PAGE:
Modern British Sculpture?


 

The exhibition called "Modern British Sculpture" that opened at the Royal Academy today (until 7 April) is a fraud.

         It's one of those shows intended to illustrate a theory or make an argument. Its publicity claims: "the exhibition takes a fresh approach, replacing the traditional survey with a provocative set of juxtapositions that challenge the viewer to make new connections and break the mould of old conceptions [my emphasis]." The trouble is that the "new connections" are so desperately old hat.

File:'Roaring Lion', bronze sculpture by Lynn Chadwick (British), 1960, Israel Museum, Jerusalem, Israel.JPG

         OK, room 2, "Theft by Finding" has lots of lovely African, Native American, Mexican and Etruscan objects, such as we expect to find in the British Museum and the V& A. You mean Henry Moore, Barbara Hepworth, F.E. Mc William and Leon Underwood were influenced by seeing these artifacts? Well I never! You could knock me over with a feather.

         And that there's something in common between Carl André and Richard Long? Or between Jeff Koons and Damien Hirst? No! You astonish me. There is no reason whatever for André's installation and Koons's (now tatty-looking) piece to be represented in this show, except fatuity and fashion (last year's, at that).

         You can see why, at one of the many private views of this appalling show, an eminent, older British artist told me how worried he was that the co-curator, Penelope Curtis's day job is as the new Director of Tate Britain.

         I can see why he's nervous. We all accept that this exhibition is not a "traditional survey" (though could someone please remind me when was the last traditional survey of modern British sculpture on the scale of this show?). But look at this on page 16 of Dr. Curtis's heavyweight catalogue. She is writing abut Henry Moore's world-wide celebrity and international demand for his work following his success at the 1948 Venice Biennale: "A pattern established through the demand for Moore was continued in the 1950s and 1960s with Reg Butler, Kenneth Armitage and Lynn Chadwick..." According to her index, this is the only mention of these three major British sculptors in the entire 316-page volume; and there is not a single work by any of them in her show.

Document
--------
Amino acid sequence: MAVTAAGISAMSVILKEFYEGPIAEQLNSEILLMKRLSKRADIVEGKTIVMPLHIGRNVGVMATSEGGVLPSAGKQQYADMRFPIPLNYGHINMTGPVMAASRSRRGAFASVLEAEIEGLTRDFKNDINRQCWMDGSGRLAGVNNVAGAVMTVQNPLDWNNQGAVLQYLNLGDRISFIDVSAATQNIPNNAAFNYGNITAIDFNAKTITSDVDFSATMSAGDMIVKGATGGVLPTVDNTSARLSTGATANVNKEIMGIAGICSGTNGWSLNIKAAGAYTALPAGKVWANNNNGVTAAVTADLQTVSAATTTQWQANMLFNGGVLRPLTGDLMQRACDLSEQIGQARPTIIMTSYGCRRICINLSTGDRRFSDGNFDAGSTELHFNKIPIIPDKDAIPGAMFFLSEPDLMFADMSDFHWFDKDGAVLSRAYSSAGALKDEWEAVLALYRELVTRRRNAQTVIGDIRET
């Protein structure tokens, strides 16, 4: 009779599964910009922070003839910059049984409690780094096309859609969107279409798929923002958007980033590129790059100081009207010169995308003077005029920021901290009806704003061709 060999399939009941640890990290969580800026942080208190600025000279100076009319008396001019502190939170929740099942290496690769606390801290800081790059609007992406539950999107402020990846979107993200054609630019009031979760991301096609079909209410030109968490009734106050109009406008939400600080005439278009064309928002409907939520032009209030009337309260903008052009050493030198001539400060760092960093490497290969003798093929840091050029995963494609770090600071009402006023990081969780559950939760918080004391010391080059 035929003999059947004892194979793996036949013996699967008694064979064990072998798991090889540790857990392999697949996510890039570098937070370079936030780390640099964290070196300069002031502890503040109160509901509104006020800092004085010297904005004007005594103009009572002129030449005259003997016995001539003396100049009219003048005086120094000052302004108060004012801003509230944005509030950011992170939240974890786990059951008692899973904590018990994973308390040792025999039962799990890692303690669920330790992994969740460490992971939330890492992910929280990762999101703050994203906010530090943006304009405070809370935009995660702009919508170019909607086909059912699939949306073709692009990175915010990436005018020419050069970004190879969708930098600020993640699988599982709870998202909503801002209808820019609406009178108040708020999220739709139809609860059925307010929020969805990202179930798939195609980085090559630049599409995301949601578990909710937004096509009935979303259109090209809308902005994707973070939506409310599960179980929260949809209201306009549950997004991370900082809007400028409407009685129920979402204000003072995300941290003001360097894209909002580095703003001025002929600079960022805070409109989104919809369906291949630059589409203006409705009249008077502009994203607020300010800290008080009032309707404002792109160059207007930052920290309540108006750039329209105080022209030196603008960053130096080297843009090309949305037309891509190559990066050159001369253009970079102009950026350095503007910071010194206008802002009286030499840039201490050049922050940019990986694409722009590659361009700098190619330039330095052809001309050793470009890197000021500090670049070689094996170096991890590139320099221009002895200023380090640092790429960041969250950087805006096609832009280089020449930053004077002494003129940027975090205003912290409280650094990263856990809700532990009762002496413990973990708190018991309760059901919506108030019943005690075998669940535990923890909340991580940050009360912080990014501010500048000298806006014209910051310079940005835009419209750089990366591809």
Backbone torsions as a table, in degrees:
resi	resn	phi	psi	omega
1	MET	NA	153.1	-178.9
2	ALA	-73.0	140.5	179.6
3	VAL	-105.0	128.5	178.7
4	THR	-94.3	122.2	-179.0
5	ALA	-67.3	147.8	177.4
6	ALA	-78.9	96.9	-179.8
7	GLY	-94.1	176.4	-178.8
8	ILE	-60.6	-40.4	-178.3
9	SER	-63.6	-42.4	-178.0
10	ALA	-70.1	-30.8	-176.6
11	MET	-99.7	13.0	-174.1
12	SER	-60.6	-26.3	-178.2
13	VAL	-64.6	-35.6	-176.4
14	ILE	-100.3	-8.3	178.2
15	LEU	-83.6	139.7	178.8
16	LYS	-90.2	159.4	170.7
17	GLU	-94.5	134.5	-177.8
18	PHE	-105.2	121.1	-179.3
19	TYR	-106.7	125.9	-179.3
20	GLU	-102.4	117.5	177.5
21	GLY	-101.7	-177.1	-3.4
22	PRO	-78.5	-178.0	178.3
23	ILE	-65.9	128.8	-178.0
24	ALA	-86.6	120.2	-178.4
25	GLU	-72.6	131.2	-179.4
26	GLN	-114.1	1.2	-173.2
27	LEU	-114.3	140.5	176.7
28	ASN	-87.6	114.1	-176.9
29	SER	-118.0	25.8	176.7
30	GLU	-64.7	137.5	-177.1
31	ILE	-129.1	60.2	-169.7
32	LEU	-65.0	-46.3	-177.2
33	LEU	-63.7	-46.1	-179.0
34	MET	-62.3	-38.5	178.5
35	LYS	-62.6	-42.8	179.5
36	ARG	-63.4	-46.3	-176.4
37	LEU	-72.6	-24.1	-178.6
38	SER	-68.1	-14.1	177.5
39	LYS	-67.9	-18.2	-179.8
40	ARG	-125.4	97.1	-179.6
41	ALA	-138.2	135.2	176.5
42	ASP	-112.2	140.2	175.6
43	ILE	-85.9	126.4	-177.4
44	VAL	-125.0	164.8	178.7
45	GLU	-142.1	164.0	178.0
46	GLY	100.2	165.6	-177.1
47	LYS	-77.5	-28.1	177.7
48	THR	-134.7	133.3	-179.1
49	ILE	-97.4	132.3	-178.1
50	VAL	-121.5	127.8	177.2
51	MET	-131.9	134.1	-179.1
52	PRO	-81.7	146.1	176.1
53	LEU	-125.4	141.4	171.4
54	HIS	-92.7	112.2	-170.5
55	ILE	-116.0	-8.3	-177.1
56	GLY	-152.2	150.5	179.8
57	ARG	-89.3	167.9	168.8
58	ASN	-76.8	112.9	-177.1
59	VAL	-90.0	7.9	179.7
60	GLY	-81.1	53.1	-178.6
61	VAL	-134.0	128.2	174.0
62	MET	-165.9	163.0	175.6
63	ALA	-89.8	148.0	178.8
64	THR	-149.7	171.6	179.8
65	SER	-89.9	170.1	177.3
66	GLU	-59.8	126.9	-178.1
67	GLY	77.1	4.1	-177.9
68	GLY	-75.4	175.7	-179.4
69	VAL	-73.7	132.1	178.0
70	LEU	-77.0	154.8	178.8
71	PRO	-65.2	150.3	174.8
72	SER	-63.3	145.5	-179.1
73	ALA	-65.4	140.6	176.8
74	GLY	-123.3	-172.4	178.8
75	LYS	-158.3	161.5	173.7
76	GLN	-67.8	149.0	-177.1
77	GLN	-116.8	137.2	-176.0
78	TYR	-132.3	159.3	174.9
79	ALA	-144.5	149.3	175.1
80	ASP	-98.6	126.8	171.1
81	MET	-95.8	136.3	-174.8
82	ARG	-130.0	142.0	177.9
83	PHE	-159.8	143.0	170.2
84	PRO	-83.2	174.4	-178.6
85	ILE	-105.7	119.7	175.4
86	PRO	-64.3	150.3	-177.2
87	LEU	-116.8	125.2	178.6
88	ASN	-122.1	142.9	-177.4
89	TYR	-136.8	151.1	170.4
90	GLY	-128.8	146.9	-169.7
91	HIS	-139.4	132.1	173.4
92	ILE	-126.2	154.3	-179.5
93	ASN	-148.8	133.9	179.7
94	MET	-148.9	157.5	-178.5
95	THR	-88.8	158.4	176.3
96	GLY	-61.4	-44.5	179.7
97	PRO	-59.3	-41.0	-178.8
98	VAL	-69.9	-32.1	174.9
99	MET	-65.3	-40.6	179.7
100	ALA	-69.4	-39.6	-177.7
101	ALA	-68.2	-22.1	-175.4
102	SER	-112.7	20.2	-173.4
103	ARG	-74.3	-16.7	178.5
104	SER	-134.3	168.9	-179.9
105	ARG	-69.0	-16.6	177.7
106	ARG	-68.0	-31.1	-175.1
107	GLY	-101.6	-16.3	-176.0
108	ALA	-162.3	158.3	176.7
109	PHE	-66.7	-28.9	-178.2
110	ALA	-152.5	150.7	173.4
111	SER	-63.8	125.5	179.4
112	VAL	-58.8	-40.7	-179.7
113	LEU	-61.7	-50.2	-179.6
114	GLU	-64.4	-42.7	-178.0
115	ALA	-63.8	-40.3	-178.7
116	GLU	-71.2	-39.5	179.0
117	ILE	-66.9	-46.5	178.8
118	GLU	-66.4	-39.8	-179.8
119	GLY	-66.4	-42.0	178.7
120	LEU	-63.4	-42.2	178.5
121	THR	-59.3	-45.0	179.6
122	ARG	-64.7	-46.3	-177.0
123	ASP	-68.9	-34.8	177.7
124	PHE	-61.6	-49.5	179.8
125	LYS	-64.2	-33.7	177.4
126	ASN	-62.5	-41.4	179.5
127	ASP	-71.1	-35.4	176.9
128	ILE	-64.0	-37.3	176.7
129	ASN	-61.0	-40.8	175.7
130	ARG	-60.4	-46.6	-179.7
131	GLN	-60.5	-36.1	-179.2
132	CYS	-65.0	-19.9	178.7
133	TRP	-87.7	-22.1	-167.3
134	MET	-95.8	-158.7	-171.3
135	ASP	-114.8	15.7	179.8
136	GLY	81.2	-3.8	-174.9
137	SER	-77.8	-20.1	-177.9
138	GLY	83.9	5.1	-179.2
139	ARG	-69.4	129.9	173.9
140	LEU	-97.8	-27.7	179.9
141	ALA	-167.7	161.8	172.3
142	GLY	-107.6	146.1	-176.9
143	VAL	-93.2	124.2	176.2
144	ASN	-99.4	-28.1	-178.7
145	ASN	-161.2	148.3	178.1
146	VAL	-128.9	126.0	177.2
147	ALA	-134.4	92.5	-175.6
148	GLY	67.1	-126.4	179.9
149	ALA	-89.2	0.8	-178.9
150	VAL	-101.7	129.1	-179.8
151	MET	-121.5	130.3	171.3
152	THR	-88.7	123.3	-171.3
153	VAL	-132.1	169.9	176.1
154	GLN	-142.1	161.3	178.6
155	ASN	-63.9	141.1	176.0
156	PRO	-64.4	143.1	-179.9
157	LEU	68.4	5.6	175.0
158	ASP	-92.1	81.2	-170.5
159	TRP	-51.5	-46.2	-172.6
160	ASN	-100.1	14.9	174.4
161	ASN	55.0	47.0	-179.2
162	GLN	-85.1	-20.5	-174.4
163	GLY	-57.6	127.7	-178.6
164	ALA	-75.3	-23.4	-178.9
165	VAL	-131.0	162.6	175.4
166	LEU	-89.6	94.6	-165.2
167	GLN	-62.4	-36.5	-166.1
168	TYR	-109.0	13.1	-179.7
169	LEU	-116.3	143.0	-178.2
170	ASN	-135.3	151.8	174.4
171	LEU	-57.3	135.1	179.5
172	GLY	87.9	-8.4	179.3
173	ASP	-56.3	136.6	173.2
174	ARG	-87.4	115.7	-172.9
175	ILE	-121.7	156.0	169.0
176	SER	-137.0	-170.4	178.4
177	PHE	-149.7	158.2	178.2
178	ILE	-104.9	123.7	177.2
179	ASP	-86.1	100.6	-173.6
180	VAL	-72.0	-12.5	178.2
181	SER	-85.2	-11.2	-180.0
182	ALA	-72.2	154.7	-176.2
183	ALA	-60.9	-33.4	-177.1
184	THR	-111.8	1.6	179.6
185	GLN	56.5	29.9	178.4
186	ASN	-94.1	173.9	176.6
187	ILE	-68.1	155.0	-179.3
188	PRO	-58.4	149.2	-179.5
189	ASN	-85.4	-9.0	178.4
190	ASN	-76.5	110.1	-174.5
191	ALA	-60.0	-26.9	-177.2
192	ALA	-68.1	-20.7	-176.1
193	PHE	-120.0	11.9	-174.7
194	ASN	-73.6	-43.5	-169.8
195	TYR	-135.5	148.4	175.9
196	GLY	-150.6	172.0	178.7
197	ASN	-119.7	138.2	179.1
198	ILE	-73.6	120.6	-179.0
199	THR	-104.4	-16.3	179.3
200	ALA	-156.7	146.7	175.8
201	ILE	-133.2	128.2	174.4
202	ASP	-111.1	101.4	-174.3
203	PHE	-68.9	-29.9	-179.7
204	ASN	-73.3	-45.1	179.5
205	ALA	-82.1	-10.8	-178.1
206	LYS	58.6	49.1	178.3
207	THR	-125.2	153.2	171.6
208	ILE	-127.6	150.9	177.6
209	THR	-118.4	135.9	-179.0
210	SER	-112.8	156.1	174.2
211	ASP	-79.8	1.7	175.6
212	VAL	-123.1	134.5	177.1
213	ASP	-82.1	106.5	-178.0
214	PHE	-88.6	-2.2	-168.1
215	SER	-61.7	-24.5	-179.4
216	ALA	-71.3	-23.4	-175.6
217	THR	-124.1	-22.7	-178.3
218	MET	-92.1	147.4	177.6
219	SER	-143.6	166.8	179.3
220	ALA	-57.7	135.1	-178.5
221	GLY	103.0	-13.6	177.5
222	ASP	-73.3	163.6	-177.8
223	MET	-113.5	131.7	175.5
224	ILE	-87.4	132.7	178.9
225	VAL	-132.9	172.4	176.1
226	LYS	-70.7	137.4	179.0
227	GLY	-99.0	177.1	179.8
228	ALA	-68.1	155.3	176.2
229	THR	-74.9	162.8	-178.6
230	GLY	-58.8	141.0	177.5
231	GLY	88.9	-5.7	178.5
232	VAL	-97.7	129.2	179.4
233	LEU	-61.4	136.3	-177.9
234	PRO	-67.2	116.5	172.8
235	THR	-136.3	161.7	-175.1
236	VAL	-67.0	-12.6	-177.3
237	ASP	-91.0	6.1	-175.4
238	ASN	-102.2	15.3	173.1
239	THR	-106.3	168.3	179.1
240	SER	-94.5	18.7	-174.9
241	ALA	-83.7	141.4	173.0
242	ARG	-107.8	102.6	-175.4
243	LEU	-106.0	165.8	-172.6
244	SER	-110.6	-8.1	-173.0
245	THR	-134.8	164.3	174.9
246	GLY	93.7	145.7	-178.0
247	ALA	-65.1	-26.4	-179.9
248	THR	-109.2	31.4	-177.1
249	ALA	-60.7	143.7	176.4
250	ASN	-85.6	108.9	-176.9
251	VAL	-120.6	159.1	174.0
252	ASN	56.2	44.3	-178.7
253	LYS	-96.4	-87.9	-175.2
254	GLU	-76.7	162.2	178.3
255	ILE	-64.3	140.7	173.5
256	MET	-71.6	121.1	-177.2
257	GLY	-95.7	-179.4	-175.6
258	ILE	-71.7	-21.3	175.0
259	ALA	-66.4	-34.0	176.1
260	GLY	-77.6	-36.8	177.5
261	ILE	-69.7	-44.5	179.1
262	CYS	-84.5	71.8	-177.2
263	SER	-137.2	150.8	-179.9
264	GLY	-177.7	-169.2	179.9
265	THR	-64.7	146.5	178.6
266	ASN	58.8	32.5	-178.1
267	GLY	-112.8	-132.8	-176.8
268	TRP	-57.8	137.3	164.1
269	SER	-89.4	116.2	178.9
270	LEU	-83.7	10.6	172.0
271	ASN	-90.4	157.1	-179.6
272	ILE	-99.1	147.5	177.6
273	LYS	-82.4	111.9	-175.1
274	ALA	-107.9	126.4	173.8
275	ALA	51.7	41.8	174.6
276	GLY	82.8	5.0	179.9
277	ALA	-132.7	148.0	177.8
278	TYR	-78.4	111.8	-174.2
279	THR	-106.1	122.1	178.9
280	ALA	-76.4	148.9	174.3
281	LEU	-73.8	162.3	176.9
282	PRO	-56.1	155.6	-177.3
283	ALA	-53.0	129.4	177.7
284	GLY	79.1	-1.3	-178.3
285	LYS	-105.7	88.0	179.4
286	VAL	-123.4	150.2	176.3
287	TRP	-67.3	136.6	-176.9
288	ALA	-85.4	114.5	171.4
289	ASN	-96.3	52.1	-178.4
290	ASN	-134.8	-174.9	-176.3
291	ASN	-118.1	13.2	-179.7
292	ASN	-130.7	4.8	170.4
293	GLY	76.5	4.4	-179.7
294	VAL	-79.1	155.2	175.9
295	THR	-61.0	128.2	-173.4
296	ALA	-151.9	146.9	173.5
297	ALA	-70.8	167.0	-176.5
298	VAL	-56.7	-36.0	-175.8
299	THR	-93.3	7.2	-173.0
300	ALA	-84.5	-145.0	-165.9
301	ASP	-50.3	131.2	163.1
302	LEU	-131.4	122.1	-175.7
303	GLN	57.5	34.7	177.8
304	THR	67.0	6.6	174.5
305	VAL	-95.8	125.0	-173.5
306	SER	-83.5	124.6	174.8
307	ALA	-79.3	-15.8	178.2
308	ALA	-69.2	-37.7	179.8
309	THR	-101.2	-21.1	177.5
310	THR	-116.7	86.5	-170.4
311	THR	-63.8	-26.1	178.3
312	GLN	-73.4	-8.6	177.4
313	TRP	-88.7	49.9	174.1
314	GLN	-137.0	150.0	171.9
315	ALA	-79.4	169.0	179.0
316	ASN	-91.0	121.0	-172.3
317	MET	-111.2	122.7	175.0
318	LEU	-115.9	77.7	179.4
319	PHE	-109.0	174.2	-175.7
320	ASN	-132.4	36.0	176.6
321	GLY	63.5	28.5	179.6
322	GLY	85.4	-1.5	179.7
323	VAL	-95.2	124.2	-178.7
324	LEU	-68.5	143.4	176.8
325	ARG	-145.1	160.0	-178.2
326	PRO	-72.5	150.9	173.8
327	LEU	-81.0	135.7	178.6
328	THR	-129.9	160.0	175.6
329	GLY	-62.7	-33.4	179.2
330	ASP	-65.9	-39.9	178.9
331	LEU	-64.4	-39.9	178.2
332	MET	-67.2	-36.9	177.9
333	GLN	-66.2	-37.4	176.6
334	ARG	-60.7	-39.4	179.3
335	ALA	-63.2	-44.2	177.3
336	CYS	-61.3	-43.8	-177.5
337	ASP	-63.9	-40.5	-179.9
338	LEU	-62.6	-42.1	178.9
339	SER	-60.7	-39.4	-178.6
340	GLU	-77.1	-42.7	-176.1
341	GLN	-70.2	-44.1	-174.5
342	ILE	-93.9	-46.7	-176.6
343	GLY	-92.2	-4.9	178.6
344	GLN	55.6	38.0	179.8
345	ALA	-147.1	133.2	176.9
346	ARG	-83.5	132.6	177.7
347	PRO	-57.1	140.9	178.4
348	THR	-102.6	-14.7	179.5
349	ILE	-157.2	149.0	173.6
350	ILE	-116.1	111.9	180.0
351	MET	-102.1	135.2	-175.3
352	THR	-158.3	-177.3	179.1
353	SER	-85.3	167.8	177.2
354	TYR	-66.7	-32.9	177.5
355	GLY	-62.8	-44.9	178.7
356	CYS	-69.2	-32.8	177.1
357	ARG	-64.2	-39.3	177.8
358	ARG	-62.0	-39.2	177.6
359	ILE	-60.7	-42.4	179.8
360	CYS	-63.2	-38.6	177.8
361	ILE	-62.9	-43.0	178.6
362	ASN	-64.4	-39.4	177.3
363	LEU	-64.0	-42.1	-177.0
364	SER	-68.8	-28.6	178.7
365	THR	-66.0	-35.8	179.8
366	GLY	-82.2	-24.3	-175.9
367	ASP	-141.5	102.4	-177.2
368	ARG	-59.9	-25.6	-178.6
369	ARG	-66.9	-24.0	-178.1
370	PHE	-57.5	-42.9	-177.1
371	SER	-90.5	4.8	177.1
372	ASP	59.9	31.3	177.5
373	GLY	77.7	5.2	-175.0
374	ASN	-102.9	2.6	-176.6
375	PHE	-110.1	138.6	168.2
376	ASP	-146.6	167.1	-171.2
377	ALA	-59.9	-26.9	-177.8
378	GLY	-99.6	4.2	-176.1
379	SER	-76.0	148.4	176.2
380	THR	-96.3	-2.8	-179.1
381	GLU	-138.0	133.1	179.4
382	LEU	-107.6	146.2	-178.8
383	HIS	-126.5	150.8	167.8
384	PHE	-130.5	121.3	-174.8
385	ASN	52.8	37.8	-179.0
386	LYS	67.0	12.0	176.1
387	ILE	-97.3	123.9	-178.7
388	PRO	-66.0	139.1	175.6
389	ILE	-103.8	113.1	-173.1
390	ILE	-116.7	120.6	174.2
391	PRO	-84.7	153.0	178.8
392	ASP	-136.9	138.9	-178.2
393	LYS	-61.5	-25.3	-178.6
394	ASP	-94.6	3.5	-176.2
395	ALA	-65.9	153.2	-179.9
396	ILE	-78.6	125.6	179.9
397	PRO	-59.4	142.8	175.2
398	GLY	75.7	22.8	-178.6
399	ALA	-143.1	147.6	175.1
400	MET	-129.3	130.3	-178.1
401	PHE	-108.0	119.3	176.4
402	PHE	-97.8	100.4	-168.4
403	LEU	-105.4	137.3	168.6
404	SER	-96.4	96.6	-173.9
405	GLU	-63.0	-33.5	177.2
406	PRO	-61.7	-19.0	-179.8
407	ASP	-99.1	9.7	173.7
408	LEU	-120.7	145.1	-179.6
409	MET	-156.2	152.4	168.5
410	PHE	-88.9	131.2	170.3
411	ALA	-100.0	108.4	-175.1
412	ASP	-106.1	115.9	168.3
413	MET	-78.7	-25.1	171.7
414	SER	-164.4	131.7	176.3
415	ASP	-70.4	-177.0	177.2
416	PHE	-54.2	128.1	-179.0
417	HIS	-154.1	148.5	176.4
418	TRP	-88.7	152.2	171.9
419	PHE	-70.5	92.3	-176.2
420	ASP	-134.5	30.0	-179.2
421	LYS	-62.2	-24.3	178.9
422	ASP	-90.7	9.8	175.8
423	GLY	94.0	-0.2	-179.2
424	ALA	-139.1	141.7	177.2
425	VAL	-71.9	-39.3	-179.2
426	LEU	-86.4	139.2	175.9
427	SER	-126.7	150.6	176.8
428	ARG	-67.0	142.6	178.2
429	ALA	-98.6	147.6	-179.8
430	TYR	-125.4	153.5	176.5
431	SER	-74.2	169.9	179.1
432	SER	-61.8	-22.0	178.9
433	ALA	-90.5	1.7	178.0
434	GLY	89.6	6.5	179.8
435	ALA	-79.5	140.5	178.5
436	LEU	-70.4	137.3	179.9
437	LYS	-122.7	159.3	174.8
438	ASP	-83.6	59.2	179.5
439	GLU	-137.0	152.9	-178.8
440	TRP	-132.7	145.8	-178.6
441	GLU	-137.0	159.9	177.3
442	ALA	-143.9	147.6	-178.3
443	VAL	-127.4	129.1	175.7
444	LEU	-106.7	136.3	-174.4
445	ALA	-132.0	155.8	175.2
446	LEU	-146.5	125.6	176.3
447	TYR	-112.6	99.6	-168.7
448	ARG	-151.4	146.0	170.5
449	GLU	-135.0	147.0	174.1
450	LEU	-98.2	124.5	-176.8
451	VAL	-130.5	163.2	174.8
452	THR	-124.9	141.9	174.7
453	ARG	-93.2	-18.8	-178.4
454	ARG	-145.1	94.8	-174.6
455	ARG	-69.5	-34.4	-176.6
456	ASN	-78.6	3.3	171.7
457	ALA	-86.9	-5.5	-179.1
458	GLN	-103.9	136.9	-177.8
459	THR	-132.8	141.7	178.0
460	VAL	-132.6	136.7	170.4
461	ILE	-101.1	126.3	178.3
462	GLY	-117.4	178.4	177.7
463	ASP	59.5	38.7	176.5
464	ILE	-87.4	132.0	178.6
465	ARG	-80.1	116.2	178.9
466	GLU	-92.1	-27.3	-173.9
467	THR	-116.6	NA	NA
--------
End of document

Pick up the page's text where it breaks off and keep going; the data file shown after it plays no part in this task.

I knew Armitage slightly and, to disclose an irrelevant interest, Lynn Chadwick and I were close friends in the 1970s. Speaking sub specie aeternitatis, it would have added a good deal more to the sum of human knowledge (and possibly even to human enjoyment) if the RA had mounted a large retrospective/survey of those three artists, or of British sculpture of the 60s-80s, including a good deal more of the early work of Barry Flanagan (of which there is one strong, but unrepresentative piece in this feeble show).

         Just to remind younger - or unfamiliar readers: Lynn Chadwick (1914-2003) came first to public attention when he was commissioned to make three works for the Festival of Britain (1951), and was one of the sculptors characterised by Herbert Read as evoking the "geometry of fear." He showed to great acclaim at the Venice Biennale of 1952 and in 1956 won the Biennale International Prize for Sculpture, beating Alberto Giacometti.  Though the British art establishment reacted to this British triumph by neglecting him from the 1970s until he died, his work continued to sell well, especially abroad. A couple of years ago a piece of his broke the £1million barrier. There is a retrospective of his work on the theme of "Couples" recently opened at the Pangolin Gallery in King's Cross. I understand that one of the pieces in it has a £1m price tag. I wish I owned one of the "Beasts," the near-abstract lion/dog/wolf-like creatures cast in bronze that prompted Read's brilliant description.

January 22, 2011 5:20 PM | | Comments (0)

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This page contains a single entry by Plain English published on January 22, 2011 5:20 PM.

The Critics' Critic: A Tribute to John Gross was the previous entry in this blog.

Heresy or commonplace? is the next entry in this blog.

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